West News Wire: After an international pledging conference failed to gather enough money to prevent a humanitarian catastrophe in Yemen, the UN and aid organisations have warned of dire consequences.

Aid starved Yemen is on the edge of catastrophic collapse, overshadowed by the turmoil in Ukraine. Yemen is already facing the world’s greatest humanitarian disaster, according to the UN.

“People’s needs will not be satisfied due to a lack of finance,” said Auke Lootsma, the UN Development Programme’s resident representative in Yemen.

“The situation for Yemen next year appears to be pretty dismal. This is the most dire scenario the country has ever seen.”

“The outlook for next year looks very bleak for Yemen. This is the bleakest situation we’ve had so far in the country.”

The UN had sought $4.3bn to address Yemen’s food shortages this year and prevent 19 million people from going hungry.

But only $1.3bn could be raised at the conference on Wednesday in the Swiss city of Geneva.

“The $1.3bn committed at the pledging conference out of just over $4bn requested was a disappointment,” said Abeer Etefa, a World Food Programme spokeswoman for the Middle East and North Africa region.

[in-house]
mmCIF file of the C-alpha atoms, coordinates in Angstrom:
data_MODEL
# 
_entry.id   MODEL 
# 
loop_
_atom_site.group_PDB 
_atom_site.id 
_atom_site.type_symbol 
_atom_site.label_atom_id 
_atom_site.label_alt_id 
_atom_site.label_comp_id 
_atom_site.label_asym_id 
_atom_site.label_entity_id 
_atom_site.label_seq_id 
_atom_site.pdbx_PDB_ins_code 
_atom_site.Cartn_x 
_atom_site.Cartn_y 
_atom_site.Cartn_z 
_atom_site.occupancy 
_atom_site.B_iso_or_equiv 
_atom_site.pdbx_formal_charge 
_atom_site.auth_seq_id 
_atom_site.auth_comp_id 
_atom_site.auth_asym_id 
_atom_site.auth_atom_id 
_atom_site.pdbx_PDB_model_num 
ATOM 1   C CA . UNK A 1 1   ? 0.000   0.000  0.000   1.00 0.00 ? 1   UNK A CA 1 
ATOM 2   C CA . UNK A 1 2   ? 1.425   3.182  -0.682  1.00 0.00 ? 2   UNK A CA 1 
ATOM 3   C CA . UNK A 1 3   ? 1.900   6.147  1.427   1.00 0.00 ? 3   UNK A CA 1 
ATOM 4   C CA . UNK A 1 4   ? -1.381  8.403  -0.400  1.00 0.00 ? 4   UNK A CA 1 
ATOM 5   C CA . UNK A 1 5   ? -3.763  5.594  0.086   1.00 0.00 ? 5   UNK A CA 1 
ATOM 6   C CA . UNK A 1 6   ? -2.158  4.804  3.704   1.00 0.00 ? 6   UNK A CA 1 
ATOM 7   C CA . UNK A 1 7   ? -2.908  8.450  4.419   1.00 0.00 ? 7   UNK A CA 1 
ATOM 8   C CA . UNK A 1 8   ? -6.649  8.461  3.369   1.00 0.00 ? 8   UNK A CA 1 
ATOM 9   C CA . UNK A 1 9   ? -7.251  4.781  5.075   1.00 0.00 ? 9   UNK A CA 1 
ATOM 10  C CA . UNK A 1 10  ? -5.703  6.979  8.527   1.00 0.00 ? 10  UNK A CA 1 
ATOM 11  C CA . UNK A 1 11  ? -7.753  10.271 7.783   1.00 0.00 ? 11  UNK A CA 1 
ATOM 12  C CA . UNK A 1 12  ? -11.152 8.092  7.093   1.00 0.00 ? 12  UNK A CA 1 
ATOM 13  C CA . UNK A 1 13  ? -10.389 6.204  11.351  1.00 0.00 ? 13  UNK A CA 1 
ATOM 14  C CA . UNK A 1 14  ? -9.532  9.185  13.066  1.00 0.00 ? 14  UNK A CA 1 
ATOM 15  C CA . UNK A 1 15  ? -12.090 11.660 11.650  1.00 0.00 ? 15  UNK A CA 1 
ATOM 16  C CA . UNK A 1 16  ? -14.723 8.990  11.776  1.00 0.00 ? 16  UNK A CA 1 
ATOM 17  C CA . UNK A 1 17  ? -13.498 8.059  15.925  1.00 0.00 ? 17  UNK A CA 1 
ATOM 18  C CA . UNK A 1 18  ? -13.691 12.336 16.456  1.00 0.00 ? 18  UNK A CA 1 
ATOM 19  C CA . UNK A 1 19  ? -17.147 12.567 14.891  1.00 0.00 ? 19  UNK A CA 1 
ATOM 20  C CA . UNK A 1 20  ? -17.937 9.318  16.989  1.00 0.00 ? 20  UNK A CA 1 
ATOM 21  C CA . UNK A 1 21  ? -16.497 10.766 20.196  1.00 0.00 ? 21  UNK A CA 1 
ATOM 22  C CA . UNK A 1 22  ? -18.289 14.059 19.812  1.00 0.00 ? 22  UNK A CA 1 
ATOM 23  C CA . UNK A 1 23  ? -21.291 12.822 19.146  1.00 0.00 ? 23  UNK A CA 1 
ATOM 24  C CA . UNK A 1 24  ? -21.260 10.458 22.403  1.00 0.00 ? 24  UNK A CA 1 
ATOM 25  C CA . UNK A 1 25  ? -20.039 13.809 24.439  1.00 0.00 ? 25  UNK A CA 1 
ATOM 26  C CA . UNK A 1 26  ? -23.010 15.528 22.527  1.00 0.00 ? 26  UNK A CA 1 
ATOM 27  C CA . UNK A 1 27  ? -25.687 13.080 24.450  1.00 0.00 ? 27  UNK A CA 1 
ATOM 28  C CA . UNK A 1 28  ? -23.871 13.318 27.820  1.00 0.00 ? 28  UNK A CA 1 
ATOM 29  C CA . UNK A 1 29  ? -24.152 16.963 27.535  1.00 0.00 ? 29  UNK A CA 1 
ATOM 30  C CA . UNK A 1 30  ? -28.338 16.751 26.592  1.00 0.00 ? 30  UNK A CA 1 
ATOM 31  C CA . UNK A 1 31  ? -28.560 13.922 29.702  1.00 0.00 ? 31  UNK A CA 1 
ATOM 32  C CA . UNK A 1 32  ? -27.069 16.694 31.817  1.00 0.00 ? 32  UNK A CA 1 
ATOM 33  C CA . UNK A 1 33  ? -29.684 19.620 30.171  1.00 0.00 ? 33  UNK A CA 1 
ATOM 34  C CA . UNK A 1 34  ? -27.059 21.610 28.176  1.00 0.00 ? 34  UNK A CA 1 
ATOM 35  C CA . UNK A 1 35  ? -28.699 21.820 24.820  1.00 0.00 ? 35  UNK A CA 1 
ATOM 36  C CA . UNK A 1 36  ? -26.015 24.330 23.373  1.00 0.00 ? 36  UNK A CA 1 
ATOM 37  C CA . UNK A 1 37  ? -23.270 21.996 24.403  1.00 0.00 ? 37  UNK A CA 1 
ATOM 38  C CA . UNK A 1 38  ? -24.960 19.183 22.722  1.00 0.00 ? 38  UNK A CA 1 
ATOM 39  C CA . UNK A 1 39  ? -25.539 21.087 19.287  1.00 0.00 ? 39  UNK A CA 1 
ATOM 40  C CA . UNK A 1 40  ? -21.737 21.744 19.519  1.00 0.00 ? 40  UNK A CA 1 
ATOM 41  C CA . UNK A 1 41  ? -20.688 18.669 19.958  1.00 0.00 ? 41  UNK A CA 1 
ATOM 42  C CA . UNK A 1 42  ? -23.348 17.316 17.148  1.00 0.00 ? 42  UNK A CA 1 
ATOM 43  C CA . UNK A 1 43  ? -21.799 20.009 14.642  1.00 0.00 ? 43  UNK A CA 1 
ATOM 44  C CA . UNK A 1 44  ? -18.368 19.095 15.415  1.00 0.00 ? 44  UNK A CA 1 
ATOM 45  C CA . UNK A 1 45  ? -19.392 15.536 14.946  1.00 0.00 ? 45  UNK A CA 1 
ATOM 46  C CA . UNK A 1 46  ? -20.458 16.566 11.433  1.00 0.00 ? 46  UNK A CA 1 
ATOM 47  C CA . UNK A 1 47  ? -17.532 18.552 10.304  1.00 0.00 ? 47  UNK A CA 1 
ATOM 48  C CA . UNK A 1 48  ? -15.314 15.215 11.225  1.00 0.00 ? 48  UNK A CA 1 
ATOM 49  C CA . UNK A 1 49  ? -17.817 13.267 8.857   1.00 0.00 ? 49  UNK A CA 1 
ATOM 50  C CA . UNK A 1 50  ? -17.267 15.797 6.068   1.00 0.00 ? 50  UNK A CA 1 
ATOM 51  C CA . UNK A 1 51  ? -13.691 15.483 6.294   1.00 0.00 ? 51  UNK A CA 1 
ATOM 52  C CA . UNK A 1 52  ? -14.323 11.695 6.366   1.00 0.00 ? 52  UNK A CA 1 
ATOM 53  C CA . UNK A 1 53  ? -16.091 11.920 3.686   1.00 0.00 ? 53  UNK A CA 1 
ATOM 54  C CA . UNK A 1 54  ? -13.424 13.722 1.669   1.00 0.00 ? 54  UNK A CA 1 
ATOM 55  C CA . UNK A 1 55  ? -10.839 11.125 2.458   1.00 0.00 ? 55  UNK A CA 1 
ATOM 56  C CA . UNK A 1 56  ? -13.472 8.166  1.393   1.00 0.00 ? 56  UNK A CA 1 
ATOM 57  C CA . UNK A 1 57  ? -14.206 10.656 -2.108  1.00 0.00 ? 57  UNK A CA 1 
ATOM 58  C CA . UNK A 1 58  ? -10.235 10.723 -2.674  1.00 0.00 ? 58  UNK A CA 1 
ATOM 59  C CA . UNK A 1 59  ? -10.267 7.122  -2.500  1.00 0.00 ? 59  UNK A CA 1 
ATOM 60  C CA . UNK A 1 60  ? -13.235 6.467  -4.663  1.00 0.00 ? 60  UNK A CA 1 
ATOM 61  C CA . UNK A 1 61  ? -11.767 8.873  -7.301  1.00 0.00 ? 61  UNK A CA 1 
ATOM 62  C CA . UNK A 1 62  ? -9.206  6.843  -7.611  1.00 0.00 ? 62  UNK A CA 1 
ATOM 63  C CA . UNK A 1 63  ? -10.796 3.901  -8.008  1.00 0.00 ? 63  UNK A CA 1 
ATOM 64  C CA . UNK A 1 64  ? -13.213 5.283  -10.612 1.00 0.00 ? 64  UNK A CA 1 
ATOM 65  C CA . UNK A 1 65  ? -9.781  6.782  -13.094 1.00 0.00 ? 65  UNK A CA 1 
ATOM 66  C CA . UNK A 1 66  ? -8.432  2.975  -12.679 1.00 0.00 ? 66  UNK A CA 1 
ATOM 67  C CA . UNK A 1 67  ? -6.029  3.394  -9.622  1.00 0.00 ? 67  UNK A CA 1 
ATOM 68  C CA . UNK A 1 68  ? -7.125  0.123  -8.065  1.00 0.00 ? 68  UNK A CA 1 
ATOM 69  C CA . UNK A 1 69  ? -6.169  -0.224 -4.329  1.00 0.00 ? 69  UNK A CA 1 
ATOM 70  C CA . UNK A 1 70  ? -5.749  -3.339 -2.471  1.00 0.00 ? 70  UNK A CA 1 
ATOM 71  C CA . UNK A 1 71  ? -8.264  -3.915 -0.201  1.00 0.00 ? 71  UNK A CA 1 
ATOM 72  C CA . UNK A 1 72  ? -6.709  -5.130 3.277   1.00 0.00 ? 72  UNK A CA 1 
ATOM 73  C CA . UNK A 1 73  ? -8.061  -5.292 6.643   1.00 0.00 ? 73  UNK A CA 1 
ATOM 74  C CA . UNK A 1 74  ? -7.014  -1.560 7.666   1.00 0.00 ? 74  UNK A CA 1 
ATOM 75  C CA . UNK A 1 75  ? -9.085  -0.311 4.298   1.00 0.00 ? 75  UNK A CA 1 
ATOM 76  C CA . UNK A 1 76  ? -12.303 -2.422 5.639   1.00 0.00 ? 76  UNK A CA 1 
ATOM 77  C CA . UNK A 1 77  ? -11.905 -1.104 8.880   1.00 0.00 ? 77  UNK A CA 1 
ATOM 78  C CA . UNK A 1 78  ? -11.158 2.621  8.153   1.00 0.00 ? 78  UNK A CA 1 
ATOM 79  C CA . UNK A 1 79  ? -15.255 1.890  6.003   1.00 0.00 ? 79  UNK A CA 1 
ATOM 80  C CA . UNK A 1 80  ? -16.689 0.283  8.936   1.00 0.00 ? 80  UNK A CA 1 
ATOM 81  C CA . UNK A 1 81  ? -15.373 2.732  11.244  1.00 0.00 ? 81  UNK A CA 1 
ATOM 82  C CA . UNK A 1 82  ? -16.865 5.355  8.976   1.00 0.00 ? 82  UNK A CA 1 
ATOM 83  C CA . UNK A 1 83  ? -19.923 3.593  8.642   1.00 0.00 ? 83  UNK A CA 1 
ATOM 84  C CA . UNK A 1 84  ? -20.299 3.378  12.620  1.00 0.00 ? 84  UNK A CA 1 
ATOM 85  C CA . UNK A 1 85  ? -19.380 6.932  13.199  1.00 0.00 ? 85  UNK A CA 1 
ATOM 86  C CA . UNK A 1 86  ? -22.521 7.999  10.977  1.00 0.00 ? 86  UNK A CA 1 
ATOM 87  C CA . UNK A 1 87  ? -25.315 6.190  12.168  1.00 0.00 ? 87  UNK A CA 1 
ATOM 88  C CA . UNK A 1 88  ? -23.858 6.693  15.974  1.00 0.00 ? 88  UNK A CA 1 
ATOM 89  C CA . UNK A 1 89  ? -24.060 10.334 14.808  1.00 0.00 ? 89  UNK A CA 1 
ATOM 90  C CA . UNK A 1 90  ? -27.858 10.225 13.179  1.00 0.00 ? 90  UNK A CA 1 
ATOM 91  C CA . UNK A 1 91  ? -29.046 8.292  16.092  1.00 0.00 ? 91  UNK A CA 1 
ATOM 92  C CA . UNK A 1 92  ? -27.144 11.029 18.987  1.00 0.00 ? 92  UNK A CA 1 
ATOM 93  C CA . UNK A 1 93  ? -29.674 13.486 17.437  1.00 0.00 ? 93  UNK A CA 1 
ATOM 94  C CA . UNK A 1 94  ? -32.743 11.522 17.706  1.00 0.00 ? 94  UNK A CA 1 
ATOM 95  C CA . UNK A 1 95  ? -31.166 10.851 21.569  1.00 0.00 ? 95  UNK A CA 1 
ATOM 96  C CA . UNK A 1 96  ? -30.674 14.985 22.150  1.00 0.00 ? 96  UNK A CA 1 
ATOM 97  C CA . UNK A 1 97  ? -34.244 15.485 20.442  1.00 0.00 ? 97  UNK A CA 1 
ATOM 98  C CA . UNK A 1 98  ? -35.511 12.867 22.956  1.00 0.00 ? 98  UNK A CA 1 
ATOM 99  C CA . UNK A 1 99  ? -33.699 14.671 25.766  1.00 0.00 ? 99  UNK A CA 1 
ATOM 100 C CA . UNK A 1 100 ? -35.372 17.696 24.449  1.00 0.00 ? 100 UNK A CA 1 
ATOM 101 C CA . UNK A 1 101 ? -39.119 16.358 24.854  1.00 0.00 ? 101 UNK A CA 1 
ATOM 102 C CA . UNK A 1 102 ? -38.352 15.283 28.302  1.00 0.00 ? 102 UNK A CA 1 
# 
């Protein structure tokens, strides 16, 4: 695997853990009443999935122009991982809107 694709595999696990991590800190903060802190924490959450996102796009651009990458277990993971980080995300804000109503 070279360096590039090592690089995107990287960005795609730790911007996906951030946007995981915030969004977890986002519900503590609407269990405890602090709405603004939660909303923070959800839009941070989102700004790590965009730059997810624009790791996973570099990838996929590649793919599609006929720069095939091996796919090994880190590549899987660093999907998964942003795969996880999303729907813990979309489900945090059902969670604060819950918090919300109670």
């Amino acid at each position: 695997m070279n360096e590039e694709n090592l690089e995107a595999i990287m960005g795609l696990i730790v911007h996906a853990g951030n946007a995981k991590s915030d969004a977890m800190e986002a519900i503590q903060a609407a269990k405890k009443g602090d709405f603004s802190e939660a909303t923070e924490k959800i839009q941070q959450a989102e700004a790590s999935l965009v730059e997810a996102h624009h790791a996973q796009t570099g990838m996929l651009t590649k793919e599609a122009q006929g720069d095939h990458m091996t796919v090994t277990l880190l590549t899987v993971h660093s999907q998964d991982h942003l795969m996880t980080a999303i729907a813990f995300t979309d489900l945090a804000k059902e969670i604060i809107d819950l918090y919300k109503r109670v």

With the country almost completely dependent on imports, aid groups say the situation will only worsen following Russia’s invasion of Ukraine, which produces nearly a third of Yemeni wheat supplies.

Some 80 percent of its about 30 million people depend on aid for survival, after seven years of a conflict that has killed hundreds of thousands of people, directly or indirectly.

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The UN voiced disappointment as it has repeatedly warned that aid agencies are running out of funds, forcing them to slash “life-saving” programmes.

Rights activists have blamed the fighting between the Saudi-led military coalition and the Houthi rebels for causing the unprecedented humanitarian crisis. The coalition launched a military offensive in 2015 in support of the country’s internationally recognised government.

The WFP has said the levels of hunger risk becoming catastrophic as the Ukraine crisis pushes up food prices.

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